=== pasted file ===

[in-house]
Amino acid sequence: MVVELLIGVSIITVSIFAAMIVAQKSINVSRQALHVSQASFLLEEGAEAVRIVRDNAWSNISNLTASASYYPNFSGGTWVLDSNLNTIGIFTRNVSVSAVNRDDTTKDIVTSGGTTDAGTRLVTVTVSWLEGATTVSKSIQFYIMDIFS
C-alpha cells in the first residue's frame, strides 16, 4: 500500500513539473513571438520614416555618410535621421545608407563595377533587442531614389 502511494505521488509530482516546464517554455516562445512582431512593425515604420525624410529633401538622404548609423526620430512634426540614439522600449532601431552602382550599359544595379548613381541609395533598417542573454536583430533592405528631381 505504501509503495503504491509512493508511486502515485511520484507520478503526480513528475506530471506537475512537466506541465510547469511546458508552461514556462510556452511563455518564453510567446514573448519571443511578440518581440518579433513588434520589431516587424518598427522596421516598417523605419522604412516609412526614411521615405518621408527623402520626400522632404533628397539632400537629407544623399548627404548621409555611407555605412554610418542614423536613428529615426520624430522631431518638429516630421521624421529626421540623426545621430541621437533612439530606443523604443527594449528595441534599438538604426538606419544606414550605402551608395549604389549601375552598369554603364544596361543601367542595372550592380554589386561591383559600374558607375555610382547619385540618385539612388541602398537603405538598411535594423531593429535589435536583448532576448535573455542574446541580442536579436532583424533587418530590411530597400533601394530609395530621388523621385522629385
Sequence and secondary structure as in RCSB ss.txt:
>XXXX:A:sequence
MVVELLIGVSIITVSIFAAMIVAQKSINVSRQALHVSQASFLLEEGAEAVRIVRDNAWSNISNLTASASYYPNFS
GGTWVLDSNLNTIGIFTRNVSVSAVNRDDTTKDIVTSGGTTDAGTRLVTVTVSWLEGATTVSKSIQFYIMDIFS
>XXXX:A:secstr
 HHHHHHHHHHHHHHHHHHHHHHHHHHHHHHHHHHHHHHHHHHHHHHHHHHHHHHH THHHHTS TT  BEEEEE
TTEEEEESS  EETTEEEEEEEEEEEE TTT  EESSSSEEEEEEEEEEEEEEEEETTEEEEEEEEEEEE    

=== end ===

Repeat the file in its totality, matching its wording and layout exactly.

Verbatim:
[in-house]
Amino acid sequence: MVVELLIGVSIITVSIFAAMIVAQKSINVSRQALHVSQASFLLEEGAEAVRIVRDNAWSNISNLTASASYYPNFSGGTWVLDSNLNTIGIFTRNVSVSAVNRDDTTKDIVTSGGTTDAGTRLVTVTVSWLEGATTVSKSIQFYIMDIFS
C-alpha cells in the first residue's frame, strides 16, 4: 500500500513539473513571438520614416555618410535621421545608407563595377533587442531614389 502511494505521488509530482516546464517554455516562445512582431512593425515604420525624410529633401538622404548609423526620430512634426540614439522600449532601431552602382550599359544595379548613381541609395533598417542573454536583430533592405528631381 505504501509503495503504491509512493508511486502515485511520484507520478503526480513528475506530471506537475512537466506541465510547469511546458508552461514556462510556452511563455518564453510567446514573448519571443511578440518581440518579433513588434520589431516587424518598427522596421516598417523605419522604412516609412526614411521615405518621408527623402520626400522632404533628397539632400537629407544623399548627404548621409555611407555605412554610418542614423536613428529615426520624430522631431518638429516630421521624421529626421540623426545621430541621437533612439530606443523604443527594449528595441534599438538604426538606419544606414550605402551608395549604389549601375552598369554603364544596361543601367542595372550592380554589386561591383559600374558607375555610382547619385540618385539612388541602398537603405538598411535594423531593429535589435536583448532576448535573455542574446541580442536579436532583424533587418530590411530597400533601394530609395530621388523621385522629385
Sequence and secondary structure as in RCSB ss.txt:
>XXXX:A:sequence
MVVELLIGVSIITVSIFAAMIVAQKSINVSRQALHVSQASFLLEEGAEAVRIVRDNAWSNISNLTASASYYPNFS
GGTWVLDSNLNTIGIFTRNVSVSAVNRDDTTKDIVTSGGTTDAGTRLVTVTVSWLEGATTVSKSIQFYIMDIFS
>XXXX:A:secstr
 HHHHHHHHHHHHHHHHHHHHHHHHHHHHHHHHHHHHHHHHHHHHHHHHHHHHHHH THHHHTS TT  BEEEEE
TTEEEEESS  EETTEEEEEEEEEEEE TTT  EESSSSEEEEEEEEEEEEEEEEETTEEEEEEEEEEEE    